A man involved in a $2.5 million meth bust in Hawke's Bay has had his three and a half year prison sentence dropped to 12 months of home detention.
Uriah Whetu Monty Wirihana received a prison sentence of three years and seven months for his role in Hawke's Bay's biggest meth bust, but said his starting point for sentencing should have been lower.
Hawke's Bay police made their largest ever methamphetamine bust in the region after a six-month-long investigation into an organised crime unit.
They seized 3kg of meth holding a street value of $2.5m, along with $343,000 in cash, 2200 LSD tabs, eight firearms, six upmarket vehicles and a new Harley-Davidson motorcycle.
Wirihana was among the 13 people arrested in the initial investigation.
At a Wellington Court of Appeal hearing in February, Wirihana's lawyer, Russell Fairbrother QC, said his client's involvement in the drug ring was low-level.
He said Wirihana was a "small-time user", who used meth to get through long working days while he worked two jobs.
Fairbrother argued Wirihana's sentence should be adjusted because of a change in the standard the courts used to judge similar offences.
The justice system had recently adopted a new standard for this type of offending - different to the previous standard Wirihana had been sentenced in line with - and his sentence should now be "scaled back accordingly", he said.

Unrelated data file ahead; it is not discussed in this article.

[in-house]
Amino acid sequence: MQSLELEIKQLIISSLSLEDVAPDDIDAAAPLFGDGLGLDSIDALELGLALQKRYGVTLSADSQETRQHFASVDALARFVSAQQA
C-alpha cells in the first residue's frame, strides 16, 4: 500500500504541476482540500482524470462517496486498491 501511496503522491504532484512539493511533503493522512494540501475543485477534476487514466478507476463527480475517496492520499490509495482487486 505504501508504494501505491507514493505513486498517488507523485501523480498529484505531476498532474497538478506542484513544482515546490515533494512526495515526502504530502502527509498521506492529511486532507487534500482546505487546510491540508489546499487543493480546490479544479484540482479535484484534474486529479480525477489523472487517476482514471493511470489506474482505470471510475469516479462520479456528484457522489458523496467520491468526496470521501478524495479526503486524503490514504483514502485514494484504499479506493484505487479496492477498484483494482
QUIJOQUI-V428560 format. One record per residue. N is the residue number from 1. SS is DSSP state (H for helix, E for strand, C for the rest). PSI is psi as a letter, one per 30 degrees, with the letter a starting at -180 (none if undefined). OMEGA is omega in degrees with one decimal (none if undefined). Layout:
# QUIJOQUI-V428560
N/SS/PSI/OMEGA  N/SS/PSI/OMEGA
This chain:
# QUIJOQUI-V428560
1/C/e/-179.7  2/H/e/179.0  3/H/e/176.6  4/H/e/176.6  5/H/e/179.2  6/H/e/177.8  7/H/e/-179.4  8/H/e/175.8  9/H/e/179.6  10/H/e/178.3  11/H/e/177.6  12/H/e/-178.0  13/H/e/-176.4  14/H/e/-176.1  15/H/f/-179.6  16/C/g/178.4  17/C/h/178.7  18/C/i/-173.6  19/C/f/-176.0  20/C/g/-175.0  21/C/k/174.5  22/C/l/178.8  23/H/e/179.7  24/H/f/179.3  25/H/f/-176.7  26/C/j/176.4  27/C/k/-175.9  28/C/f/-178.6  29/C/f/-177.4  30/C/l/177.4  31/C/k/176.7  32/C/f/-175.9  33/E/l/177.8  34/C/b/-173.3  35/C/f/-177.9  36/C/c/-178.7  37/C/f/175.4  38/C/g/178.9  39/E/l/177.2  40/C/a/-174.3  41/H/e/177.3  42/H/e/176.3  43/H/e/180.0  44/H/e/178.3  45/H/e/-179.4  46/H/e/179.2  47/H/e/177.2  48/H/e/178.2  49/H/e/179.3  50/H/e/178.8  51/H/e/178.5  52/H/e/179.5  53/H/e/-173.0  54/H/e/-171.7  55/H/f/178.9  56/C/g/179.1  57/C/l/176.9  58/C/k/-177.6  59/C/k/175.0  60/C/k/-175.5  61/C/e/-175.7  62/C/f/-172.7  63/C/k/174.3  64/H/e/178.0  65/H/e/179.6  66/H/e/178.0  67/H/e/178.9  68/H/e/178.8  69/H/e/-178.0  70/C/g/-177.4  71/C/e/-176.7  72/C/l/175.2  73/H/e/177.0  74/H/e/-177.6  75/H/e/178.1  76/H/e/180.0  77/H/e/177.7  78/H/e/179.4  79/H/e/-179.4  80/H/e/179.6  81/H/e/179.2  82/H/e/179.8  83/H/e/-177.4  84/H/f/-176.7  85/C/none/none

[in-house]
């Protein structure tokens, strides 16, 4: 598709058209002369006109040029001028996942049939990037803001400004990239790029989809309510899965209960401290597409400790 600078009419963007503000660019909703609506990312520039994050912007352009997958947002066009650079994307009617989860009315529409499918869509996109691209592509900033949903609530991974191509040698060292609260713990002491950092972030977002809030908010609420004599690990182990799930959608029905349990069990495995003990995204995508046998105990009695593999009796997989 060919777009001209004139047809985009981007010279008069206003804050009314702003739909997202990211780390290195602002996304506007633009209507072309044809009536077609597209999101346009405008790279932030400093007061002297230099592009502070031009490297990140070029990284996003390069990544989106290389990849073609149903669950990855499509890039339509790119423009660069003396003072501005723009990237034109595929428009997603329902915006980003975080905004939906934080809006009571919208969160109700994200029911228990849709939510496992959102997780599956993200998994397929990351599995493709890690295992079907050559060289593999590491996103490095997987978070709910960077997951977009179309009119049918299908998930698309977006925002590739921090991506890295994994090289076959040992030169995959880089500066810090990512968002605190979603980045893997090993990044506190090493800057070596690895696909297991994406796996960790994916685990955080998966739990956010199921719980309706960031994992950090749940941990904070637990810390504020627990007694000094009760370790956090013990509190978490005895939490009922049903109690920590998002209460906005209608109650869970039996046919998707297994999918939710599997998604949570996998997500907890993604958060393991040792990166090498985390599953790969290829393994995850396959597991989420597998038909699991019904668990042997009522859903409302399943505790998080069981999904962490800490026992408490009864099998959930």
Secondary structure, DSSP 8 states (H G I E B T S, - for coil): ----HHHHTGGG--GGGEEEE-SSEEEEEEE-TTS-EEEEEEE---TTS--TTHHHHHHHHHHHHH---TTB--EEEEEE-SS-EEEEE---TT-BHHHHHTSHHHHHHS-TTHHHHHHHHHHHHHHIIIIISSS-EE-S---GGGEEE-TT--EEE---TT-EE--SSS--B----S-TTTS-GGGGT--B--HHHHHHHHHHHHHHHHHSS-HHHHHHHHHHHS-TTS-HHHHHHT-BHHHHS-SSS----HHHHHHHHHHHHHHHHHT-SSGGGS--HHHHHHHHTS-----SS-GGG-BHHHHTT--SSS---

In a judgement released today, the judges granted the appeal and quashed Wirihana's original sentence, substituting it with one of home detention.
They said the circumstances of the case were "quite unusual".
"Mr Wirihana was a contributing member of the community. He had a full-time job, and he and his partner had a cleaning business franchise," the judgement said.
"It appeared he used methamphetamine to remain awake so he could work two jobs. He was not an addict."
Wirihana stored 336g of meth at his home on a co-offender's behalf, but made no money for doing so.
He also sourced a small amount of meth to supply to other people.
Sentencing Wirihana was difficult because the sentencing judge was bound by case law, which indicated sentences based on the quantity of drugs involved.
But new case law meant the sentence could now focus on Wirihana's lesser involvement in the offending.
As directed by the sentencing judge, Wirihana has been on bail since his sentencing, so has not yet served any of his prison sentence.
An updated report on his circumstances show that during this time he has kept his full-time job, maintained his relationship with his partner, and completed drug and alcohol counselling.
He is subject to random drug testing at his job and gave evidence of his clear results.
"It is almost three years since his offending. We understand he has spent the whole of that period on bail. His conduct during that time evidences not only prospects of, but actual, rehabilitation.
"He has taken steps to address the causes of his offending and he is willing to take more. He has a stable and supportive family life and is a valued and contributing member of society. He is drug-free. The likelihood of him reoffending is assessed as low."
Sending him to prison now would have a "disproportionately severe effect" and would destroy the benefits of the progress Wirihana had made.
The judges allowed larger discounts to Wirihana's end sentence for his personal circumstances, which allowed the prison term to drop down to a level which could be swapped for home detention.